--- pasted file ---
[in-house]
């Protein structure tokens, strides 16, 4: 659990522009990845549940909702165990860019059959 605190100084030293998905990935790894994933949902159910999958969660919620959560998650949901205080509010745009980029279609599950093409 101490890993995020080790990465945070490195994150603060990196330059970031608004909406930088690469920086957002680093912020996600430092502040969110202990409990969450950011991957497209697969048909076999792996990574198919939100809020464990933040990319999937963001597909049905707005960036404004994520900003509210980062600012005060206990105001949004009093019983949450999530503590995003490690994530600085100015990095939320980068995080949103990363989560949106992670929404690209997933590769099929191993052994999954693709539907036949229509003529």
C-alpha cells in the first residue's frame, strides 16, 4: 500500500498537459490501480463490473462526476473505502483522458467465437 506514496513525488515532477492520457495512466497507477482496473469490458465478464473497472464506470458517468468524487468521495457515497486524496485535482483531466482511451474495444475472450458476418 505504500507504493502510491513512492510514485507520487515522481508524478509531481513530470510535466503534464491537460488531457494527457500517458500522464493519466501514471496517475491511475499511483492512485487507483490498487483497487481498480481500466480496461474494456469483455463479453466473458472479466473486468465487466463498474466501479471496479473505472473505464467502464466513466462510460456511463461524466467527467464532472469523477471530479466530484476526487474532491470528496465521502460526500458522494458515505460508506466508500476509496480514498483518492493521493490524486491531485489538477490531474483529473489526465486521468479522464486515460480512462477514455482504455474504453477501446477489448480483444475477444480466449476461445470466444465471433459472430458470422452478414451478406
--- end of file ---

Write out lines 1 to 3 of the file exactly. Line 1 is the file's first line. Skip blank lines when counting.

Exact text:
[in-house]
């Protein structure tokens, strides 16, 4: 659990522009990845549940909702165990860019059959 605190100084030293998905990935790894994933949902159910999958969660919620959560998650949901205080509010745009980029279609599950093409 101490890993995020080790990465945070490195994150603060990196330059970031608004909406930088690469920086957002680093912020996600430092502040969110202990409990969450950011991957497209697969048909076999792996990574198919939100809020464990933040990319999937963001597909049905707005960036404004994520900003509210980062600012005060206990105001949004009093019983949450999530503590995003490690994530600085100015990095939320980068995080949103990363989560949106992670929404690209997933590769099929191993052994999954693709539907036949229509003529």
C-alpha cells in the first residue's frame, strides 16, 4: 500500500498537459490501480463490473462526476473505502483522458467465437 506514496513525488515532477492520457495512466497507477482496473469490458465478464473497472464506470458517468468524487468521495457515497486524496485535482483531466482511451474495444475472450458476418 505504500507504493502510491513512492510514485507520487515522481508524478509531481513530470510535466503534464491537460488531457494527457500517458500522464493519466501514471496517475491511475499511483492512485487507483490498487483497487481498480481500466480496461474494456469483455463479453466473458472479466473486468465487466463498474466501479471496479473505472473505464467502464466513466462510460456511463461524466467527467464532472469523477471530479466530484476526487474532491470528496465521502460526500458522494458515505460508506466508500476509496480514498483518492493521493490524486491531485489538477490531474483529473489526465486521468479522464486515460480512462477514455482504455474504453477501446477489448480483444475477444480466449476461445470466444465471433459472430458470422452478414451478406